International Travel

I am embarrassed to say what the problem with the computer was. One day, a month or two after the June 29, 2014 post (&é”’(§è!çà)-), I glanced up at the bar at the top of my screen and saw an icon I wasn’t familiar with. I clicked on it, to see what it was, and it said that it was the French flag and that my keyboard was set to French standard.


I’ve never even seen a French keyboard. I had no idea they were laid out differently from American keyboards. I’d kinda assumed that all keyboards that use Roman letters would have the same layout, (unless you go to a completely different system, such as Dvorak), with the addition of special characters used in the other languages.

But no, apparently French keyboards are very similar to American keyboards, but not in all details.

Why was my keyboard set to French? I have no idea.

I’ve always wanted to learn to speak French, and did learn a bit in school, but I’m nowhere close to fluent. But it seems that when I set up my computer, and came to the option for what languages it can use, I listed French & Italian, and a few others that I’d like to learn someday. I might have been thinking that when I start learning these languages, it will be handy to already have the computer able to handle them. Or maybe I was thinking that if I tell it that French is one of “my languages” then I’ll have access to all those accent marks, should I ever need one. I really had no idea why it wanted to know what languages I might use, and I saw no change after I’d checked off all those boxes.

Now I know what the boxes were for. Once I set it back to the American flag, my computer was instantly cured, and my keyboard went back to working as it should. It just looked up at me and asked, “How do you spell ‘moron’ in French?”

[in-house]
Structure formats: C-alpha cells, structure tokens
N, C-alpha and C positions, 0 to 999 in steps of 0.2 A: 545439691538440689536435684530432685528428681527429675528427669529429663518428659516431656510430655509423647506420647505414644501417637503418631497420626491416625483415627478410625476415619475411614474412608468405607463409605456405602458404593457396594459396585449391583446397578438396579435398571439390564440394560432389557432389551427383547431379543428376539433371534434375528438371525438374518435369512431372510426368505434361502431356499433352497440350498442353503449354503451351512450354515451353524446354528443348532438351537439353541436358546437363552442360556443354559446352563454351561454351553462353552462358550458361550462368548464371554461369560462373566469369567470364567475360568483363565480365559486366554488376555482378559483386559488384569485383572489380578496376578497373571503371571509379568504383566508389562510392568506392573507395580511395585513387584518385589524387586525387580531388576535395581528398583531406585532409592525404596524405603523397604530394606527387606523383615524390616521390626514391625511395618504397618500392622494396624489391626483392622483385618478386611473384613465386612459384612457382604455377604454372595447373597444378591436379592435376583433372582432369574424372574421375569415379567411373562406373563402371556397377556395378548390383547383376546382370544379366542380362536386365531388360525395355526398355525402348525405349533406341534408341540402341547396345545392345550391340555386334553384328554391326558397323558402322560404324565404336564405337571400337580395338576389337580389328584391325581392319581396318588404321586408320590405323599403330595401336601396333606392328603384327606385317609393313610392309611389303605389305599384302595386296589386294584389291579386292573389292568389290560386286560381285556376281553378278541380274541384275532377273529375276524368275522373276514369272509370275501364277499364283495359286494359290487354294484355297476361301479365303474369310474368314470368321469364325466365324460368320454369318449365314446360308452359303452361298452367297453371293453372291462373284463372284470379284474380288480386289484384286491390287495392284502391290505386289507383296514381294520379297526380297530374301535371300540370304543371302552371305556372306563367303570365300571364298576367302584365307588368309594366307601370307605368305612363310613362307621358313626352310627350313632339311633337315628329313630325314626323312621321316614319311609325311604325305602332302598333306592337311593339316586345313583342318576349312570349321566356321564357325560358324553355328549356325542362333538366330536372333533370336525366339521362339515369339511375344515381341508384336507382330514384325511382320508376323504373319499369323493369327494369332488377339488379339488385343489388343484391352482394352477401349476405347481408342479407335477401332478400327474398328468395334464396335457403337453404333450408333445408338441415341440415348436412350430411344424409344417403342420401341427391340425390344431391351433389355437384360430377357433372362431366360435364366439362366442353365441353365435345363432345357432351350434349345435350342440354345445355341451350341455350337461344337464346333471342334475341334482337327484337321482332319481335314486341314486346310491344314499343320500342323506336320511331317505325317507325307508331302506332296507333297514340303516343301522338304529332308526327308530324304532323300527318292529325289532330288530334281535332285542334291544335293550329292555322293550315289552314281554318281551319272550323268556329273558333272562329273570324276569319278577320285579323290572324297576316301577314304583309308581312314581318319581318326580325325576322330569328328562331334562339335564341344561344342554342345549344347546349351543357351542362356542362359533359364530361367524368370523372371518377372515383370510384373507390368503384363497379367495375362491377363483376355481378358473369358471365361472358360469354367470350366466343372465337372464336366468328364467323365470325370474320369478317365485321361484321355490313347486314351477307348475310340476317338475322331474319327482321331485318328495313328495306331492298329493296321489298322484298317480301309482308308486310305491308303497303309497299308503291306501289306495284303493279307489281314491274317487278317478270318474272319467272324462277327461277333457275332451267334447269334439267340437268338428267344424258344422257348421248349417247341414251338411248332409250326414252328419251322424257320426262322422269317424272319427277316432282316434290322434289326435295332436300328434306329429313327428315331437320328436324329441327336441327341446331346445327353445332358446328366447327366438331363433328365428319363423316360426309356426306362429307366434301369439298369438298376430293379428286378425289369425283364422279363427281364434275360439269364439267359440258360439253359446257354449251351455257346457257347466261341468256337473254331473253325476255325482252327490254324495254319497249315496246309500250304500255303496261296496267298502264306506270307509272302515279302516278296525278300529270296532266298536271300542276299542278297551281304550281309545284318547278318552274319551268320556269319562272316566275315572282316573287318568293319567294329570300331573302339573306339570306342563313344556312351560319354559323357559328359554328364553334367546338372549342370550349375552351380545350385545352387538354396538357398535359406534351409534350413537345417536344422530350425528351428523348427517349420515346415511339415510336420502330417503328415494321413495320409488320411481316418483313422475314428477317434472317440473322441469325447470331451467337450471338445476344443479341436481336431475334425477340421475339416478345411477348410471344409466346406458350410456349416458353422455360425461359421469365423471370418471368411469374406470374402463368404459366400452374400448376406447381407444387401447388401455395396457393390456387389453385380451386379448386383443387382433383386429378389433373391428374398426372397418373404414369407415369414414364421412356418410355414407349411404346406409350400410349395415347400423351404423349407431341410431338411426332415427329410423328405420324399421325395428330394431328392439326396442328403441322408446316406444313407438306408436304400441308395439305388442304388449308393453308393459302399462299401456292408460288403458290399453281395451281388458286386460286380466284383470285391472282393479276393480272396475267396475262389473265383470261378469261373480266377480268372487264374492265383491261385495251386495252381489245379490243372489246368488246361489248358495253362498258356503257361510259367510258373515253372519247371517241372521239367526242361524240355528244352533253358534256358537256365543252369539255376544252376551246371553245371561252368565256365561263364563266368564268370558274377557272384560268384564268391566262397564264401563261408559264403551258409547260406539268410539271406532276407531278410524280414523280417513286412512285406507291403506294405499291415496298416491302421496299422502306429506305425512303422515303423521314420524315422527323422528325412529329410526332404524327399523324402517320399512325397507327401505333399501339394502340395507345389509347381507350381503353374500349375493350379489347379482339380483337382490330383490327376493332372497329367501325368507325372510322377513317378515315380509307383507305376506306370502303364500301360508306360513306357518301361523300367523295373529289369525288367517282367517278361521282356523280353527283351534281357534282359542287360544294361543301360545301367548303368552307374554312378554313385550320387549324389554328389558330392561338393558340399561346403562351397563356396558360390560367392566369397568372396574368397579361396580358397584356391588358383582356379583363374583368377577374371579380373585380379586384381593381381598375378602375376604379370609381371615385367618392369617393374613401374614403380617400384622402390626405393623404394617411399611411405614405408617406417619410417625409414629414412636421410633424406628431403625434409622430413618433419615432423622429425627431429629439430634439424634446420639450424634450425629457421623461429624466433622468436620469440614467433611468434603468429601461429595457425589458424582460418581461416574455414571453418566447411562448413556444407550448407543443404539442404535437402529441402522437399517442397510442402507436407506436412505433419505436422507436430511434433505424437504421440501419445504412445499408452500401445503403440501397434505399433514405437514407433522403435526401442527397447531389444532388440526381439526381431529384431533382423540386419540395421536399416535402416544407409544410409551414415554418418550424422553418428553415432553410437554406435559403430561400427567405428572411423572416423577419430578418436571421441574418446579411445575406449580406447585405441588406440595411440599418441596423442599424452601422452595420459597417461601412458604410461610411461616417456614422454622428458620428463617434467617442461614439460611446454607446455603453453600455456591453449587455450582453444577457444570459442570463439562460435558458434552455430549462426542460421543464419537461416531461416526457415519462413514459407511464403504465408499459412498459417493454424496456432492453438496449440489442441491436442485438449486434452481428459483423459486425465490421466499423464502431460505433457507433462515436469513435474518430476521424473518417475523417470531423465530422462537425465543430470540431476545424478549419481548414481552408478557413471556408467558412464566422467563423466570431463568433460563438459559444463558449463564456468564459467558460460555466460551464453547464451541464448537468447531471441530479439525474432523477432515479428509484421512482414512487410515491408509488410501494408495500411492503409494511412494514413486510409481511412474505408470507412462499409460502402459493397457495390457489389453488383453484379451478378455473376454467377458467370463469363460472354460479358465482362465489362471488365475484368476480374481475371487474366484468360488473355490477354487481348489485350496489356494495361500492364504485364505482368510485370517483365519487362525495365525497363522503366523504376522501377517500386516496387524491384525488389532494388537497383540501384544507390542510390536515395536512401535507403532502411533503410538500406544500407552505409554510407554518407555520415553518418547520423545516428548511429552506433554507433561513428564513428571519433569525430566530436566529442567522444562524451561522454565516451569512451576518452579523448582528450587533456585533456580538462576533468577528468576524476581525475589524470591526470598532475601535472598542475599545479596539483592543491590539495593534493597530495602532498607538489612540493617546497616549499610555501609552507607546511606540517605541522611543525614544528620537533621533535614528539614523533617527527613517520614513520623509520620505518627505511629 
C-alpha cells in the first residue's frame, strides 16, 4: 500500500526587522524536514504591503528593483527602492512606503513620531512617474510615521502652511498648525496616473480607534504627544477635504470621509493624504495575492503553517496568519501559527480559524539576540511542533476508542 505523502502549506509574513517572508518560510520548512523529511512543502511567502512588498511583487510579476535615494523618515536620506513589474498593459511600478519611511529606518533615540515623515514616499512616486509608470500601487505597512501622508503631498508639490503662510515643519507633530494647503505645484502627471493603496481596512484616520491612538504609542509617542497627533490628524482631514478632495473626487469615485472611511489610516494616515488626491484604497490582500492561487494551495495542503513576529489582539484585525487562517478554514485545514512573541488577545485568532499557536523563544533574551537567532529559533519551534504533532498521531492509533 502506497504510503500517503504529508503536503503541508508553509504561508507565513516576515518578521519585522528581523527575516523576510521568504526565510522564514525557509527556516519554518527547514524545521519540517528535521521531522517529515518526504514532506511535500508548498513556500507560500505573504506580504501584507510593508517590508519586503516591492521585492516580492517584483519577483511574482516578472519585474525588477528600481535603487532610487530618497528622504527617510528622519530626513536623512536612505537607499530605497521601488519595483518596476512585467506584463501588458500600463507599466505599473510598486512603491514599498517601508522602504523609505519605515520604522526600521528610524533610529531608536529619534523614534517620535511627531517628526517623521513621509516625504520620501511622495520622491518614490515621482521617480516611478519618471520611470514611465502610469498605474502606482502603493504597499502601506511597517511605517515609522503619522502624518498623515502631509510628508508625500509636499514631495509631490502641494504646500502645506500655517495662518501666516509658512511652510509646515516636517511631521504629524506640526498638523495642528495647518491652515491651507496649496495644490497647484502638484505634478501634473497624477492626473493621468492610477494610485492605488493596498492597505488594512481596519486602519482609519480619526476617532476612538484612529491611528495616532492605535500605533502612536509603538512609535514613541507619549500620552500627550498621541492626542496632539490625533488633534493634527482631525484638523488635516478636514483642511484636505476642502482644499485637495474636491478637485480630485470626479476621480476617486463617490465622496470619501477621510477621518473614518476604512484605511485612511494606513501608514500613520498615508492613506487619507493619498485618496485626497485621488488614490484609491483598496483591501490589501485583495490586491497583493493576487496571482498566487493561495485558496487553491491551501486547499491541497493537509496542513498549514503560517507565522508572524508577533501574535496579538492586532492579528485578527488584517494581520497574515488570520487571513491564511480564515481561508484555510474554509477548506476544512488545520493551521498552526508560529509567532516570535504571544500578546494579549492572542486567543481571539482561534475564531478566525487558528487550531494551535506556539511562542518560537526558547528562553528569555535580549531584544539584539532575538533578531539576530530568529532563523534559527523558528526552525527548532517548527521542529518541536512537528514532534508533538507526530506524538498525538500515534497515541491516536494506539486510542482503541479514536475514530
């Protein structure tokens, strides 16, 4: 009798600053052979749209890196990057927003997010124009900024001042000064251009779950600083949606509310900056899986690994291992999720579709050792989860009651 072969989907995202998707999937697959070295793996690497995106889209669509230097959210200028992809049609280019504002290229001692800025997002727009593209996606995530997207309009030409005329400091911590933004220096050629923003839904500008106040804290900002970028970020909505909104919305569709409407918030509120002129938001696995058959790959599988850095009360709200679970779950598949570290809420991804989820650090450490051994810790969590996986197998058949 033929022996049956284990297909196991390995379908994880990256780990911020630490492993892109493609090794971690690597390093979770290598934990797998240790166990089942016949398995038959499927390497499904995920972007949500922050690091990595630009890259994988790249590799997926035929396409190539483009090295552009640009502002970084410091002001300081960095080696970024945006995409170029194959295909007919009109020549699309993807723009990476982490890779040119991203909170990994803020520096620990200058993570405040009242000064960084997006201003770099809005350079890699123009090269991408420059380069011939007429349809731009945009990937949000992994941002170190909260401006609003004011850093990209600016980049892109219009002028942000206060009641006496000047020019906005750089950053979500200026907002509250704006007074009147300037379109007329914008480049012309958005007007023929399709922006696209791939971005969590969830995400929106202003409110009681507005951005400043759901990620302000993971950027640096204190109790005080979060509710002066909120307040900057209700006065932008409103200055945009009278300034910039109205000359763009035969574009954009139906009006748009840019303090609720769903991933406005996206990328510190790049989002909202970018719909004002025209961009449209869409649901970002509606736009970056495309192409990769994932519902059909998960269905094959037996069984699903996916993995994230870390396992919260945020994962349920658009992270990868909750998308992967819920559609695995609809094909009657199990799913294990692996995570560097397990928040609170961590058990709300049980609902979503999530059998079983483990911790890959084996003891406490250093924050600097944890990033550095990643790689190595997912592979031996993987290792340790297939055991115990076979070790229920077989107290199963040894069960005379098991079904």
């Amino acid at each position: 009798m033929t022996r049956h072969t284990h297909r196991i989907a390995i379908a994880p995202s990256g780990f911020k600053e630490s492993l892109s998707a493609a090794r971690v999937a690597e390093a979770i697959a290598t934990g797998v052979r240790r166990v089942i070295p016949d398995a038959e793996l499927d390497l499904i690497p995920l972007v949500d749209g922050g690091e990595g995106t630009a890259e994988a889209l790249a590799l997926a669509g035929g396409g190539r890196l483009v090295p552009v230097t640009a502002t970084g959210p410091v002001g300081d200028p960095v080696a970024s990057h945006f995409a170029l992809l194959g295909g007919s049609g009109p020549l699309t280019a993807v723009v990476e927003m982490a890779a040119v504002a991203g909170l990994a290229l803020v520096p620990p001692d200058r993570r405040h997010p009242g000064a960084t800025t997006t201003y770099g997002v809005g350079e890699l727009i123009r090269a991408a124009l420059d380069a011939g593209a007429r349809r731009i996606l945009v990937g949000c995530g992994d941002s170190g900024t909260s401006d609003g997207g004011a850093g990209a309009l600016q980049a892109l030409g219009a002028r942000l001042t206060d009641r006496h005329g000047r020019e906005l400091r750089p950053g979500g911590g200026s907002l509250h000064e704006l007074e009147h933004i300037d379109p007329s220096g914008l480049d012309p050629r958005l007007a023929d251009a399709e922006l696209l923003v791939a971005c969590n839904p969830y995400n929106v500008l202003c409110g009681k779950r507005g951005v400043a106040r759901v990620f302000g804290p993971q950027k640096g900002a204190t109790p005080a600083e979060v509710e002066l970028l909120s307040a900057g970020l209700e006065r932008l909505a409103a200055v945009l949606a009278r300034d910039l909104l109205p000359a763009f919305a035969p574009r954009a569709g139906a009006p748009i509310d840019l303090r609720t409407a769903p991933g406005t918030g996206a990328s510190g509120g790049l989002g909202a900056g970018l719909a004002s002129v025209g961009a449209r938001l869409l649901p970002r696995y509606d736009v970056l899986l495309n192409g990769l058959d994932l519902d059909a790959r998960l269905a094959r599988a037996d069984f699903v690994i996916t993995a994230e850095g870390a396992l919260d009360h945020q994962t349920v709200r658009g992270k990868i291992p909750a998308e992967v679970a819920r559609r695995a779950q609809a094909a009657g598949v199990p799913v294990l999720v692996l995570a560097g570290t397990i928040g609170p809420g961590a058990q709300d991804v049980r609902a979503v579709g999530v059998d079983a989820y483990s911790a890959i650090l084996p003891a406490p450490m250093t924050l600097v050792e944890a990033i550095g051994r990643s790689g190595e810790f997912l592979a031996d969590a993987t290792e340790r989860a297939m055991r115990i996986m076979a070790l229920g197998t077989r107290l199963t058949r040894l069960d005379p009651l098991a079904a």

Ellantora Rides Again

>Peers in around the door frame.<

>Enters slowly, cautiously.<

>Blows dust off the blog.<


That was an interesting almost-two-years.

What I didn’t mention at the time was that I was starting this shawl project as a way to take my mind off losing someone close. But the grieving process will not be rushed, and it did interfere with my ability to stay with the knitting project through all the project’s obstacles. Then, when the “computer malfunction” (more on that later) made typing too frustrating, it became too difficult to keep up with blogging about the project.

I might have trudged on with the shawl, bravely dealing with all the knots I encountered, and the “hand-feel” which wasn’t anywhere near as nice as I’d expected it to be, but as it got bigger, I saw what stopped me in my tracks: That thing was UGLYYYY! The lovely skein of gently gradated browns had turned into a horror resembling those ubiquitous 1970s variegated yarns.

I don’t know whether I’ll ever come up with anything that I will be able to make out of this yarn, but I promise it will not be that shawl — or anything else that I might wear in public.

For the rest of 2014, after this project fell apart, I did, too, falling into a depression that lasted for the rest of the year, and so, I did not knit or do much of anything. In 2015, I got involved in a community project that consumed all my time, and I’d begun having some carpal-tunnel issues, so did not have time or inclination to knit.

Now, a new project has been nagging at me for about a month, and I’ve done a little test-knitting to discover whether my carpal tunnel is up to it (seems good so far), and whether this is something I want to pursue. I think it is, and it does feel so good to knit again, so I’m going to give this blog another try, and see whether I can make something nice this time.